Where to eat Tagliatelle carbonara in Rome (and how to make it)
There are two dishes we always order when we’re in Rome. The first is bucatini al’amatriciana, a robust combination of tomatoes, onions, and bacon. The second is tagliatelle carbonara or tagliatelle alla carbonara – a dish so delicious that to us, it’s perfection on a plate.
The dish is utter simplicity – butter, cheese, eggs, black pepper, and bacon. But almost everything about carbonara is disputed, including the name, its origins, the correct ingredients, and its preparation. The only thing that everyone agrees on is the addictive nature of the dish.
The name is derived from the Latin for charcoal but no one can agree on the exact etymology. Some think that coal workers created the dish with ingredients they could transport and obtain easily. Others believe the dish was so named because it was prepared over a charcoal fire.
Because a recipe for carbonara wasn’t included in Ada Boni’s seminal 1927 book, La Cucina Romana, it’s assumed that the dish must be more recent than that. And many food historians think that carbonara was invented when Americans shared their rations of bacon and powdered eggs with their Roman friends. Whatever it’s origins, when properly made it’s a masterpiece of subtlety and balance in which each ingredient shines simultaneously.
As far as the ingredients go, there’s really no consensus, even in Italy. Any pasta will do, although tagliatelle and spaghetti are the most popular. In some ways, penne is preferable because it’s easier to toss with the sauce.
Many Italian cooks use guanciale, which is made with pig’s jowls, instead of the more common pancetta. But slab bacon is also acceptable. Sometimes, the bacon is rendered in olive oil, and sometimes it’s sautéed in butter.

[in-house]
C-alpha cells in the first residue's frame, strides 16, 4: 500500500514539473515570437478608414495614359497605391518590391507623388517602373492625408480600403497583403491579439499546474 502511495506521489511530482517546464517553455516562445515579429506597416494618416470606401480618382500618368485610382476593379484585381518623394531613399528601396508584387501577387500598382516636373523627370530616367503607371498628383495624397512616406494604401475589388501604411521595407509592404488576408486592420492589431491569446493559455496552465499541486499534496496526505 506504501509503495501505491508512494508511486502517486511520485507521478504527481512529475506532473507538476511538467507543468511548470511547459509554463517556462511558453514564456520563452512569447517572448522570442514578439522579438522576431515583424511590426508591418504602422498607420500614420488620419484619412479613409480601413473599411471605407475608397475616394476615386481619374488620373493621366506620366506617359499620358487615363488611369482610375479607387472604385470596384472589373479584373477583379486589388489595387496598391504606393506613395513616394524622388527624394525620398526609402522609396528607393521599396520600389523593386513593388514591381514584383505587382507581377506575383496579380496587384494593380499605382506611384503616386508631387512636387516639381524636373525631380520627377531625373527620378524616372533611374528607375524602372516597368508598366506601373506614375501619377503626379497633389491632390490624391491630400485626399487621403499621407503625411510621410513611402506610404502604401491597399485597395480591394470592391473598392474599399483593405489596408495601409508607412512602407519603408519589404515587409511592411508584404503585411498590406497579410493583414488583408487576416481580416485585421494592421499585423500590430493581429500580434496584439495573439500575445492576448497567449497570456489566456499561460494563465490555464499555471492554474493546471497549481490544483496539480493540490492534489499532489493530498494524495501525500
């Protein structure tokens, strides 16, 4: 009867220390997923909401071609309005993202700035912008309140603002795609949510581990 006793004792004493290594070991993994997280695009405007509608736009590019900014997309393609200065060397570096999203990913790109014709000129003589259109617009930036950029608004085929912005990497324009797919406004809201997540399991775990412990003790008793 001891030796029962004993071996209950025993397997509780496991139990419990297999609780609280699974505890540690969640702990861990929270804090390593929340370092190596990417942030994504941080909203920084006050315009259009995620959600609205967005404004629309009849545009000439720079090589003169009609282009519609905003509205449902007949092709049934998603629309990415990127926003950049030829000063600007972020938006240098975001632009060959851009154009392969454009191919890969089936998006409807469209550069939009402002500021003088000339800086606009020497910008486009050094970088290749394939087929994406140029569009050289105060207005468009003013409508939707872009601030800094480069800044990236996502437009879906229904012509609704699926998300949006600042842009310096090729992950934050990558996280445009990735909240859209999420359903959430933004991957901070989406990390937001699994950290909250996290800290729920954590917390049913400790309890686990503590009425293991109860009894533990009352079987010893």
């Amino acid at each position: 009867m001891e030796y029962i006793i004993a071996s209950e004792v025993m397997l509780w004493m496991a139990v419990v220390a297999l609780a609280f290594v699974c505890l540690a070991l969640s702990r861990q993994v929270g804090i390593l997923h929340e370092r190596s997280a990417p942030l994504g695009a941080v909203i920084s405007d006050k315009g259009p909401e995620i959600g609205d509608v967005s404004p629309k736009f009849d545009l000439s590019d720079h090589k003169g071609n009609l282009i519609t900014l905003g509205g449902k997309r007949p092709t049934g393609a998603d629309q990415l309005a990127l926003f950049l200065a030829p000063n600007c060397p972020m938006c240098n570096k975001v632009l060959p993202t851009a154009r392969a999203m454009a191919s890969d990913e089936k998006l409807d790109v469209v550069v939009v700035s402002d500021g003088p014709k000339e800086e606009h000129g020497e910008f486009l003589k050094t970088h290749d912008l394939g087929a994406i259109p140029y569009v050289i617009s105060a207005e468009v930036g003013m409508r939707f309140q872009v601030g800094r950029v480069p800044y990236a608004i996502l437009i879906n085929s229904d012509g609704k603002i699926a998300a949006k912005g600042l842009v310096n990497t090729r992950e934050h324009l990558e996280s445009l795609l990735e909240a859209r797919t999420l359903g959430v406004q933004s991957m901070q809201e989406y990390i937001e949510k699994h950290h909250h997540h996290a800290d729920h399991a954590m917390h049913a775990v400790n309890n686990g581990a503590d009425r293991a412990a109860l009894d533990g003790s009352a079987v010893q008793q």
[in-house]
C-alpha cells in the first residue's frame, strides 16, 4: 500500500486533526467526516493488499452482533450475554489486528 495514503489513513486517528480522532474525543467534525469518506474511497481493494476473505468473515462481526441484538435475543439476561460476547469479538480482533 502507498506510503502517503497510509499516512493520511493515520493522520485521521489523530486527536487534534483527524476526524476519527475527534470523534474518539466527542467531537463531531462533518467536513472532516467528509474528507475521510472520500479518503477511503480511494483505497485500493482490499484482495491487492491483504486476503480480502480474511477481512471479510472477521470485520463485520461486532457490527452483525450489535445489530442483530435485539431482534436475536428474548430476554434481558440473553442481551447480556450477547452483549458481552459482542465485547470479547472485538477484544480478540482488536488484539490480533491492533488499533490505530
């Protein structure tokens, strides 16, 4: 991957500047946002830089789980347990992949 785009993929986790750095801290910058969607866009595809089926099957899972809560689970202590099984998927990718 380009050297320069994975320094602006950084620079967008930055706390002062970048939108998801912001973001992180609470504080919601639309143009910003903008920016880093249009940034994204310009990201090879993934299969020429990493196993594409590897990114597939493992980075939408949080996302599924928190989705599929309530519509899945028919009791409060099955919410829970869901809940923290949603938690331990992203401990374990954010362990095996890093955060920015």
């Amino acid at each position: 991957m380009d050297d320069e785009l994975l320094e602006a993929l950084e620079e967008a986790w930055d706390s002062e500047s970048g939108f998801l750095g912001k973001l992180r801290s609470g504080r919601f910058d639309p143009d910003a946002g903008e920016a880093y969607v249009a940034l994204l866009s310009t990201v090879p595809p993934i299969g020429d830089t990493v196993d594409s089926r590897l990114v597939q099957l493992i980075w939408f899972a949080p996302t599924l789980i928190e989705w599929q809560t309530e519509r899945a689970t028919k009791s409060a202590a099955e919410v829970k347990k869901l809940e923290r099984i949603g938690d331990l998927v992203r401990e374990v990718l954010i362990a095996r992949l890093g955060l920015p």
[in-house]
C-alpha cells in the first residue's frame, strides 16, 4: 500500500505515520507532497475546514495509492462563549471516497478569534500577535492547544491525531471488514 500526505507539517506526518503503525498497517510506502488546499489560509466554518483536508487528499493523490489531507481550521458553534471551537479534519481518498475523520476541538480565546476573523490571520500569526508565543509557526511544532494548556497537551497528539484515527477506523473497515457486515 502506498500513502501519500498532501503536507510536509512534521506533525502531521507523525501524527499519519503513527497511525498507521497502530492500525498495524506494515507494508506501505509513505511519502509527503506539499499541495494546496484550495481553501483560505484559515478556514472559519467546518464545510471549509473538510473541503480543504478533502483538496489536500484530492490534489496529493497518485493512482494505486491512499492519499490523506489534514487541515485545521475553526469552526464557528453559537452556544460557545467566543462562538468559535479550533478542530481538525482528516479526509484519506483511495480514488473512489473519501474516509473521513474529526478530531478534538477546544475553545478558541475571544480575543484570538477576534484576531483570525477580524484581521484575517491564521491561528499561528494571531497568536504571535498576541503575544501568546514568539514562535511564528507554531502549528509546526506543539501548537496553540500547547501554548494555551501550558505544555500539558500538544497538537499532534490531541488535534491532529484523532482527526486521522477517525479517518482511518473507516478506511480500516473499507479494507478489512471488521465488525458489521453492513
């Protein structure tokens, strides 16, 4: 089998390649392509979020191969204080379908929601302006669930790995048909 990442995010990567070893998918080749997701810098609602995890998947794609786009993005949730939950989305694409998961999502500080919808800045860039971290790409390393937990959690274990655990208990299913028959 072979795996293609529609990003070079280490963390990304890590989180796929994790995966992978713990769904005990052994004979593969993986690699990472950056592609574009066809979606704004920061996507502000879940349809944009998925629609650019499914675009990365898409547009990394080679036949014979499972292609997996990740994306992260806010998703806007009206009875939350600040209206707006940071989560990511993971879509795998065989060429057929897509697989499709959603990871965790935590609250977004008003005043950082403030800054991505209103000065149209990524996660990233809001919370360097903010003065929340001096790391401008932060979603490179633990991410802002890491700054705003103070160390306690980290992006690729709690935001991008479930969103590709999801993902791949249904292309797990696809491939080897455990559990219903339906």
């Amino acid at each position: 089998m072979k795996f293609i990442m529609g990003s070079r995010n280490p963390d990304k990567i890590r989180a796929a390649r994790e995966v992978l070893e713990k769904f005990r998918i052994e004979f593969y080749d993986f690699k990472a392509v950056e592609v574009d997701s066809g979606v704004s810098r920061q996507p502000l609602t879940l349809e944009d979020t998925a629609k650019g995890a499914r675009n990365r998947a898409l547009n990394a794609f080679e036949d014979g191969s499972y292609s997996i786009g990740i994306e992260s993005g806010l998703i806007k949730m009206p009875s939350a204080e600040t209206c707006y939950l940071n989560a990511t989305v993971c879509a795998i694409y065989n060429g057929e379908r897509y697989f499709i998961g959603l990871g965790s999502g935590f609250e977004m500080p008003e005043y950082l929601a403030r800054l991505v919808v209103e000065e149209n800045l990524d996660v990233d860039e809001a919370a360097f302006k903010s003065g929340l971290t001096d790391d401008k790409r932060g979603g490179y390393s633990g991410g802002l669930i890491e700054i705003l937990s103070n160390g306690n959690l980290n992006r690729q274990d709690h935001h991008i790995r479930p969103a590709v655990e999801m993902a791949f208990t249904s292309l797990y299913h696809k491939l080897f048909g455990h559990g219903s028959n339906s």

Onions and garlic may or may not be used. And the liquid used to thin the sauce can either be pasta water, white wine, or chicken stock, which is preferred by Lydia Bastian — no slouch when it comes to Roman food.
It’s important to use the best quality eggs you can find. If you have a local farmer’s market selling free range eggs, you’ll be able to tell the difference. Some cooks separate them, some cooks beat them, and some just break them into the dish.
Taking the sauté pan off the heat when you add the eggs is key in keeping them from scrambling.
Cheese can either be Pecorino Romano, Parmigiano Reggiano, or a mixture of both. Americans often add whipping cream, which Italians eschew.
Since there are so many ways to make carbonara, there’s not much agreement on where to sample the best carbonara in Rome. But Perilli, Roscioli, Nerone, and Danilo are all good bets.
If you‘re not going to Rome, here’s how to make tagliatelle or spaghetti carbonara at home:
· Boil 6 quarts of salted water and cook 1 pound of pasta until al dente
· In the meantime, sauté 4 ounces of diced guanciale and two cloves of crushed garlic in 2 tablespoons of olive oil
· Drain the pasta, reserving ½ cup of pasta water
· Remove the garlic from the pan and add the pasta with about ¼ cup of water
· Remove the pan from the heat and stir in 1-1/4 cups of grated cheese and four eggs
· Toss well to make sure every strand of pasta is coated with the sauce
· Top with copious amount of freshly ground black pepper
· Serve with extra grated cheese